The file was transmitted to us and it was only for the state of Arizona. We went back to the company to find out what happened to the rest of the data. They told us we had only bought data for the state of Arizona, and to check the contract. They were right. We thought we were purchasing data for all 50 states but had in fact bought data for one state. We did not have enough budget to buy data for the whole country, based on the pricing we negotiated. We admitted our mistake and the company agreed that for twice the cost of data in Arizona, we could get the rest of the country.

    This was almost a very painful mistake! In a world of DocuSign and agreeing to things quickly, it pays to slow down and always read the contract.

    Is there a particular book that you read, or podcast you listened to that really helped you in your career? Can you explain?

    I read the New Yorker religiously and there have been a few articles that had a profound effect on my outlook on business. During the dotcom era, there was an article about both the immense power and the hype surrounding broadband internet. At the time the idea of having internet that was 10 or 100 times faster piped into everyone’s homes sounded crazy. I distinctly remember reading it at the time and thinking in five to 10 years this is going to be a reality and it’s going to change the way that the whole country operates. Of course, that did happen. The article was an eye-opening moment on how something that seems unfathomable in the present can become a reality in a relatively short period of time.

    Are you working on any exciting new projects now at States Title? How do you think that will help people?

    One of the most exciting things we are working on is “instant signature.” We firmly believe that people should be able to close a mortgage by tracing their finger to sign documents and have those documents explained to them in plain English, and be able to do it in the comfort of their own home.

    This will ease the stress of burdensome paperwork and inconvenience of fitting in an office appointment in a process that is long overdue for modernization. Most consumers today expect things to be instant and this gives them control over the length of the process. They can read documents in advance, take the time to understand what they’re signing and then sing with the tap of a button. The process can take as long or as short as a consumer wants it to be and because most consumers expect things to be instant.

    It is a very complicated project that requires us to look at the nature of risk in signature and fraud prevention and we’ve got a bunch of people from across the company involved.

    Thank you for that. Let’s now shift to the central focus of our discussion. Extensive research suggests that “purpose driven businesses” are more successful in many areas. When you started your company what was your vision, your purpose?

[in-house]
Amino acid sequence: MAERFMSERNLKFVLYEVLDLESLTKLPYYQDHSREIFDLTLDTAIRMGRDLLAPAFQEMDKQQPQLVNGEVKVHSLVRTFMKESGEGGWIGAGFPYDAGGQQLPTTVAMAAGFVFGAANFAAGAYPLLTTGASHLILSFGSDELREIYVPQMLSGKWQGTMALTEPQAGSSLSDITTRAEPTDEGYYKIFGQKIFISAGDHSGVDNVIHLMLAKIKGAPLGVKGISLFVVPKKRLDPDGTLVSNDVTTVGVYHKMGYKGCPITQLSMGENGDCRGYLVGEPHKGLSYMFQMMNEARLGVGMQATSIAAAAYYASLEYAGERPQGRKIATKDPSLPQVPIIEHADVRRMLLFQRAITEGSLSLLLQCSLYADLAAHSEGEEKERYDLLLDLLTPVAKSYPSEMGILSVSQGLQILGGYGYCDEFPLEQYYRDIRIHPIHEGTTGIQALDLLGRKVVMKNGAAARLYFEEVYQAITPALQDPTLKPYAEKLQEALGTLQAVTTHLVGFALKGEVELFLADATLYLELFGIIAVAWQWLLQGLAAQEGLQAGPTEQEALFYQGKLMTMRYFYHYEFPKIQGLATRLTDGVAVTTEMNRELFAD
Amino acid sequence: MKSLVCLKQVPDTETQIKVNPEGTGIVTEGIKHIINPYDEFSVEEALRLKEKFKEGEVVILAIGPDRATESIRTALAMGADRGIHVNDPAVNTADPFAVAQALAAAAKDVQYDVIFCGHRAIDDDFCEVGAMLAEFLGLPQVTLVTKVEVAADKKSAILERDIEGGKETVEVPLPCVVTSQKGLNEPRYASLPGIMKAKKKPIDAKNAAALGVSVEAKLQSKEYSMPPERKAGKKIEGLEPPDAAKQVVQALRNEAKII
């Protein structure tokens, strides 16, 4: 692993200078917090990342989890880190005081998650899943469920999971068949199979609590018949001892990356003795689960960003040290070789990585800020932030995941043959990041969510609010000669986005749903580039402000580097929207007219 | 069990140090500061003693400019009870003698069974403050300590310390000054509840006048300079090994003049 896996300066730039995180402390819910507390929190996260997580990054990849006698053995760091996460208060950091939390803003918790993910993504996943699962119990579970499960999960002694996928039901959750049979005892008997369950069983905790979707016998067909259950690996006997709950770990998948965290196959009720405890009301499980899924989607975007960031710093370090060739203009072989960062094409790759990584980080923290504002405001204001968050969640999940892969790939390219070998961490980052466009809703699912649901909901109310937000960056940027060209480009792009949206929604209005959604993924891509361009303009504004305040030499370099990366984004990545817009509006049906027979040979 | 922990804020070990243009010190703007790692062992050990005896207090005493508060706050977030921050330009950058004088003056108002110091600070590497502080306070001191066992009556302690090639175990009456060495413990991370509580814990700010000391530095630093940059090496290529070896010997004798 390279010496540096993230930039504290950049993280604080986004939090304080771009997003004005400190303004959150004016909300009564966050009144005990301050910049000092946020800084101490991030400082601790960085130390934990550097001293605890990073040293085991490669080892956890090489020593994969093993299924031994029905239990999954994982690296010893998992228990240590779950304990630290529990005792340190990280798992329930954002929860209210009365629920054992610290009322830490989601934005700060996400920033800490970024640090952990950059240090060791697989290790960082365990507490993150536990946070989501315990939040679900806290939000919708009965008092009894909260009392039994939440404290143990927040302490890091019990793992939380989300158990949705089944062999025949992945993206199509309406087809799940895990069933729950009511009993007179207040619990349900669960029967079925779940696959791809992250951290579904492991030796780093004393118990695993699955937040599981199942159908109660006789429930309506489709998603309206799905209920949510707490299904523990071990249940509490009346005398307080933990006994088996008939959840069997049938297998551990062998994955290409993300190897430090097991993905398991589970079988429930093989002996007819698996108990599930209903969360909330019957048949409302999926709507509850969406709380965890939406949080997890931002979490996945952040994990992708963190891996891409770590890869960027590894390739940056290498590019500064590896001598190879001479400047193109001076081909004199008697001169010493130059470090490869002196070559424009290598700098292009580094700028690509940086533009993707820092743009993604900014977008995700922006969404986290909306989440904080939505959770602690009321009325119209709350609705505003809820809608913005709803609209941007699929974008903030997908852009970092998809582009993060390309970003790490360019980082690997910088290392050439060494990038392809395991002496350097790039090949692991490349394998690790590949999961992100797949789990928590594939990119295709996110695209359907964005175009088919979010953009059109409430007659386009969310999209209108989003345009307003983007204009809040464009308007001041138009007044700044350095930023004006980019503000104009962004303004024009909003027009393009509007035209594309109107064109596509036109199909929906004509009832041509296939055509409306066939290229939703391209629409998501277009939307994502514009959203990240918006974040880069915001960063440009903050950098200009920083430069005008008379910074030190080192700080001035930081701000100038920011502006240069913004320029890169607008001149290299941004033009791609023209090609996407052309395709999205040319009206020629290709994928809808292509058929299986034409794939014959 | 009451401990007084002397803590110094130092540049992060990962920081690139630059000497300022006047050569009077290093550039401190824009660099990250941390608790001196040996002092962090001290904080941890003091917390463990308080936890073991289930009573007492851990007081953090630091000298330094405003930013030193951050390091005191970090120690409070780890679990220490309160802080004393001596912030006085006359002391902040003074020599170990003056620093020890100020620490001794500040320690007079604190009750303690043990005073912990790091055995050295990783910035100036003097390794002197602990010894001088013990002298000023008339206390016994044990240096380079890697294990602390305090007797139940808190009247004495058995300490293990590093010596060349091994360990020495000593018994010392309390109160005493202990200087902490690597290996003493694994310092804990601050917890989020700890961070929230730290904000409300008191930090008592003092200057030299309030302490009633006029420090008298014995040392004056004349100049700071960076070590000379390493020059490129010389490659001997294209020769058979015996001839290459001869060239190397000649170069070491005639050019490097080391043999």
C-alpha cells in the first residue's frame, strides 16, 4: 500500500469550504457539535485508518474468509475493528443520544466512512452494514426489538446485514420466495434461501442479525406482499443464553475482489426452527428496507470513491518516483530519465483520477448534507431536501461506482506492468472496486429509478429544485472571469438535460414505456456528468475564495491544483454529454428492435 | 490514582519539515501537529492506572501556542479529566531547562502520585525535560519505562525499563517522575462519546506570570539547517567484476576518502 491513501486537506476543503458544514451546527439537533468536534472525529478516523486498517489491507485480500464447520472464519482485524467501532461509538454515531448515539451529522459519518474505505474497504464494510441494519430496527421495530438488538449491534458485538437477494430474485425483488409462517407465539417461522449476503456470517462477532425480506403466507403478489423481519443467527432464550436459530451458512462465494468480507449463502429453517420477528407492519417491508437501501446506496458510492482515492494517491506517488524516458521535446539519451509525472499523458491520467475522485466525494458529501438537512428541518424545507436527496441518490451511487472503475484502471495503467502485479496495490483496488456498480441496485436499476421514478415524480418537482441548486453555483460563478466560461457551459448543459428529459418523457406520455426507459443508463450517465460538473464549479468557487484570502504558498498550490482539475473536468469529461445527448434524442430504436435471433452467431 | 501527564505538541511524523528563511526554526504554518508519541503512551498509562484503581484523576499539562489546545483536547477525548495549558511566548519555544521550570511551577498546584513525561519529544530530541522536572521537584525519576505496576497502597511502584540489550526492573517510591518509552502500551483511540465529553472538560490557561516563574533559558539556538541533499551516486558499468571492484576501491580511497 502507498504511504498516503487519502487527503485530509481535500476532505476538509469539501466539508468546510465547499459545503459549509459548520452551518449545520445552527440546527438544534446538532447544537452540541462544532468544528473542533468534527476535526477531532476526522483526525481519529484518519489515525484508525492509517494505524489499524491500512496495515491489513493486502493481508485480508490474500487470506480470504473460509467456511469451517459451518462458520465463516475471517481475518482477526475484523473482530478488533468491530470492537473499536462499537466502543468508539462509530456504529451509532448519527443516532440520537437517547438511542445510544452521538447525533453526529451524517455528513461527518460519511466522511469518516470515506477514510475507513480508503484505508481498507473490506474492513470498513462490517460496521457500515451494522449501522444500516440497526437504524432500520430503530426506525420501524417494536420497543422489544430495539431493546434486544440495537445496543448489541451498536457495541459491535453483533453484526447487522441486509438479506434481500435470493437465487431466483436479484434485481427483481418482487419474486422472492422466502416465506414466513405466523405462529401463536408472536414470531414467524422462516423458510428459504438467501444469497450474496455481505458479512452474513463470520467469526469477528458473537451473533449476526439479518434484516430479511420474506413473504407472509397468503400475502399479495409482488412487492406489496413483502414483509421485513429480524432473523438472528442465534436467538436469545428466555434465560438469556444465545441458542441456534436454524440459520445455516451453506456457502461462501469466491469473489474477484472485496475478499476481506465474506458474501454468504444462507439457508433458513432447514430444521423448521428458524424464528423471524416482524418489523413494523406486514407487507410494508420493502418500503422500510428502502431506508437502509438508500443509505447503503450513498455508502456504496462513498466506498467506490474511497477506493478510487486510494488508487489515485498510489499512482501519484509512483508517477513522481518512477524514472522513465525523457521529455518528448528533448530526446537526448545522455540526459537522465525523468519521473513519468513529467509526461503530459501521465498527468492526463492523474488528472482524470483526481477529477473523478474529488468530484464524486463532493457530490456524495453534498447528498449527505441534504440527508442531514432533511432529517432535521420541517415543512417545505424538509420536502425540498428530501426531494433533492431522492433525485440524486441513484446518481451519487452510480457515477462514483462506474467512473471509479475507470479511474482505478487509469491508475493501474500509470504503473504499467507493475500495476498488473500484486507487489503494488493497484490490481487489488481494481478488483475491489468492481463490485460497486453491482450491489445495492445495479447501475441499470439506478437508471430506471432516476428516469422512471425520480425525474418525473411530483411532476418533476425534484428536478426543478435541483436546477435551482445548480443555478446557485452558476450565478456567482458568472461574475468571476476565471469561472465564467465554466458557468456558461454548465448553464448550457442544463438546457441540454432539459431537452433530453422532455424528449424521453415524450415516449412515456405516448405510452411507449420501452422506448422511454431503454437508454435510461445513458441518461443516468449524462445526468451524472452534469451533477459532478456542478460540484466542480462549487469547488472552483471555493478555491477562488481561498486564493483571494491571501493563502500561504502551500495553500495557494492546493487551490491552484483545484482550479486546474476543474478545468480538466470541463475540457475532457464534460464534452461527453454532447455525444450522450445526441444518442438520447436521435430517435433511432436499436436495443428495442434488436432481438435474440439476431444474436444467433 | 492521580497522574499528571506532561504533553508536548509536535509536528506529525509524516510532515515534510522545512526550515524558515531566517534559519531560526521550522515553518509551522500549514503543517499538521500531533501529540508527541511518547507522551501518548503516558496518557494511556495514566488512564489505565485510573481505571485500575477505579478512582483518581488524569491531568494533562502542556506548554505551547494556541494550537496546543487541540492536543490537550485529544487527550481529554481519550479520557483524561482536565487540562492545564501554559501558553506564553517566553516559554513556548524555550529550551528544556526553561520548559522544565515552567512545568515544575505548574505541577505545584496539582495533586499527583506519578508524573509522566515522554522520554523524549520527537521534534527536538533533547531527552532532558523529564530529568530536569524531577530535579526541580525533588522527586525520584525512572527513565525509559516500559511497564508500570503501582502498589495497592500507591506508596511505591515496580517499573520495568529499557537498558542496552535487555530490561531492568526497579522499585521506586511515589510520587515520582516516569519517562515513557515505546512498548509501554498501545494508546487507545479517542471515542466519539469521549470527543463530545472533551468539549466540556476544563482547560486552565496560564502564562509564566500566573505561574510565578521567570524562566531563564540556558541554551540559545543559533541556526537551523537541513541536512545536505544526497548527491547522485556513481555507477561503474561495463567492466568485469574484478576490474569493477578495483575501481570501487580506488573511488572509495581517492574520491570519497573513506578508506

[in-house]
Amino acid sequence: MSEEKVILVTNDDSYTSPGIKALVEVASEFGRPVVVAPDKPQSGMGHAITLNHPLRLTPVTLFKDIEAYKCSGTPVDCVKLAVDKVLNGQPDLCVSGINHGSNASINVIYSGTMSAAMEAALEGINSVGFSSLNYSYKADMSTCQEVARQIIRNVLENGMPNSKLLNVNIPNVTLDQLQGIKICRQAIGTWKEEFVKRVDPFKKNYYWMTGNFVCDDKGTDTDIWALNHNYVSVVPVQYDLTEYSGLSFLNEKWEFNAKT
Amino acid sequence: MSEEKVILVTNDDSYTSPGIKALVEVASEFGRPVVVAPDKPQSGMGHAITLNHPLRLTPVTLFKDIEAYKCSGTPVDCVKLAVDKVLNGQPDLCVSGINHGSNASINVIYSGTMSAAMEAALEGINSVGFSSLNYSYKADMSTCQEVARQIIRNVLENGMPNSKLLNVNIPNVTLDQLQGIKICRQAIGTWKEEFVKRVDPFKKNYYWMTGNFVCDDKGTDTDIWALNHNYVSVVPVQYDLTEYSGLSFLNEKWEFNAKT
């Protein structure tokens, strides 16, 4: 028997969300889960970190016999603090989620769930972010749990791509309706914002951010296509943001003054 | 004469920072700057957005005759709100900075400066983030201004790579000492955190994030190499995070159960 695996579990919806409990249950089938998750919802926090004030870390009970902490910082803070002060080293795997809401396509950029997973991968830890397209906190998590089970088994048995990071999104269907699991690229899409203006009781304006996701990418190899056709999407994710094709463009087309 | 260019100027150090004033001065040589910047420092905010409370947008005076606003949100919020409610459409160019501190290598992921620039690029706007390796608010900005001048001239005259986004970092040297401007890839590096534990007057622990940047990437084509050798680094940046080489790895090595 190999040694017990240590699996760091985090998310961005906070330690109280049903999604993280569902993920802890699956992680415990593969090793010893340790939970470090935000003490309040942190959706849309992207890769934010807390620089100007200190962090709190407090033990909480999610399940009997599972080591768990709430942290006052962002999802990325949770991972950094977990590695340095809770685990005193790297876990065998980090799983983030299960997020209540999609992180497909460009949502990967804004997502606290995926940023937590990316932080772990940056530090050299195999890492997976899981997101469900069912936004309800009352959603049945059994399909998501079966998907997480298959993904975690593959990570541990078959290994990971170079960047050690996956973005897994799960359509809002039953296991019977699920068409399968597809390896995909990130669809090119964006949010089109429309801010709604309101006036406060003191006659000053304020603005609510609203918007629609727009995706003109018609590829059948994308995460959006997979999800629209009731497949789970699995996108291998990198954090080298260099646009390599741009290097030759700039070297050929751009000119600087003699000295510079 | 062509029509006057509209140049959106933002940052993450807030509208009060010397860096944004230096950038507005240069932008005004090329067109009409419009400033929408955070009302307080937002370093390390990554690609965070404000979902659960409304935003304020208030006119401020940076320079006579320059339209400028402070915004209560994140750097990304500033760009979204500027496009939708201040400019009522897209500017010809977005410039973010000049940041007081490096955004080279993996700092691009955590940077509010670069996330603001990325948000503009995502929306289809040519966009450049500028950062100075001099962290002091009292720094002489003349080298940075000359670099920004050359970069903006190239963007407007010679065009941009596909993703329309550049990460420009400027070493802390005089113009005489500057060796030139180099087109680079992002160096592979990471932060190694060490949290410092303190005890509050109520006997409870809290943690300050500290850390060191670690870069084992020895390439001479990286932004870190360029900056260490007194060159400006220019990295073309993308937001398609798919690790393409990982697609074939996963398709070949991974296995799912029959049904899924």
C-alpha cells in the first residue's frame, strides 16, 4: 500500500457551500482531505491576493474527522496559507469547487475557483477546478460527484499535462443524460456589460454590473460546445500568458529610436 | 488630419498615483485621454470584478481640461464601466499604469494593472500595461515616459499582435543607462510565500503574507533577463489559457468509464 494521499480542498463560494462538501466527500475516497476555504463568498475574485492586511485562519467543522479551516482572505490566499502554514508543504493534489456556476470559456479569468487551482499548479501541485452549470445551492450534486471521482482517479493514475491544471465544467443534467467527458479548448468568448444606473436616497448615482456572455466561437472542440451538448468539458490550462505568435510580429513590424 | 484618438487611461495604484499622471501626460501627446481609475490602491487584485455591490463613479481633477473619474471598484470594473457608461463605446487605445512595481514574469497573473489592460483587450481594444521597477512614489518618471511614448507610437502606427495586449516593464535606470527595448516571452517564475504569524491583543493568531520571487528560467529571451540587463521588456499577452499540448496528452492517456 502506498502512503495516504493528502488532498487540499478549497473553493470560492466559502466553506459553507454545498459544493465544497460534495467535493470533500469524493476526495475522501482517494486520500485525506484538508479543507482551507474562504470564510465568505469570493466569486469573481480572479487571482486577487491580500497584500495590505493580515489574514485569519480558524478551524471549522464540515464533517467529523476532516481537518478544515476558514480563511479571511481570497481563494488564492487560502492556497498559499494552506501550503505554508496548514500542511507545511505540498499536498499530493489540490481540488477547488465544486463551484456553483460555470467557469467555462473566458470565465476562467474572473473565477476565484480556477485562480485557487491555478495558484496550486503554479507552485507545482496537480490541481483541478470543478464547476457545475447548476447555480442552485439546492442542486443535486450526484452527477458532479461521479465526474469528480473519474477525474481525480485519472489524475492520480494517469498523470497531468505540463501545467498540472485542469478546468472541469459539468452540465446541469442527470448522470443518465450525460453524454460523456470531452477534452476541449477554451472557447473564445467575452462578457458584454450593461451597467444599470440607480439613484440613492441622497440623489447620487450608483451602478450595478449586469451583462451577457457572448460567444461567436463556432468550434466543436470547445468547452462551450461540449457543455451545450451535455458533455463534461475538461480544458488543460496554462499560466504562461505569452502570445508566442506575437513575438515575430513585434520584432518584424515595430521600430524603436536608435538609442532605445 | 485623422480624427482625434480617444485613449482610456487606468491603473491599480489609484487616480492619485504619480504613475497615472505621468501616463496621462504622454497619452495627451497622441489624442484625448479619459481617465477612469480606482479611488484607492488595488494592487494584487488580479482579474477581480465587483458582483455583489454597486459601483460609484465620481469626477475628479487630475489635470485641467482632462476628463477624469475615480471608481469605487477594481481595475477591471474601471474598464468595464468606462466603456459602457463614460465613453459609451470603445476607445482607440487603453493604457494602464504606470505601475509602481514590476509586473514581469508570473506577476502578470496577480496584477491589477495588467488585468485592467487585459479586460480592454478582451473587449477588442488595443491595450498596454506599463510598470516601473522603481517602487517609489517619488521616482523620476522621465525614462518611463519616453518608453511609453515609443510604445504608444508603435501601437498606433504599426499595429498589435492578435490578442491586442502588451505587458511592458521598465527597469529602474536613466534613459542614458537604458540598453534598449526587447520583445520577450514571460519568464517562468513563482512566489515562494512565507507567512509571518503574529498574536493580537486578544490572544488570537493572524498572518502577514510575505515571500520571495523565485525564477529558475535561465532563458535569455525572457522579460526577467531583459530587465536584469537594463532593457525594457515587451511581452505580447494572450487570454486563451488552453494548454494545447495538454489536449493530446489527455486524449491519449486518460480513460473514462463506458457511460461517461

The vision and purpose of the company when it was founded is the same today: to take a frustrating, painful, and expensive part of one of life’s most material financial decisions and make it simple and affordable. In the current environment, I believe that purpose has become more compelling, both to our people and to our customers.

    It is a simple premise but then and now I believe the mortgage closing process is painful and too expensive and that needs to be fixed.

    Do you have a “number one principle” that guides you through the ups and downs of running a business?

    I have a simple guiding principle: “be honest.” As a startup founder, there is a lot of pressure to have the biggest, broadest vision, so it’s easy to want to embellish things. However, if you tell people that the company has a significant problem that’s existential, and if you don’t solve it the company doesn’t survive, people appreciate that more than telling them about why the company is going to be the most successful company in its industry. The reality is most companies don’t survive and very few are the most successful companies in their industry. If you are just honest with people about what would be what things caused the company to fail, then they’ll get more focused on fixing those things, and you will get better results.

    Lead generation is one of the most important aspects of any business. Can you share some of the strategies you use to generate good, qualified leads?

    The main strategy that we are using right now is short webinars with credible speakers on topics that are important to their audience. Our webinar topics aren’t directly related to doing business with us, but are focused on providing our customers with valuable information. We just launched an “Ask the expert (in a crisis)” series that will delve deep into leadership principles and address the hard decisions that lending institutions must make.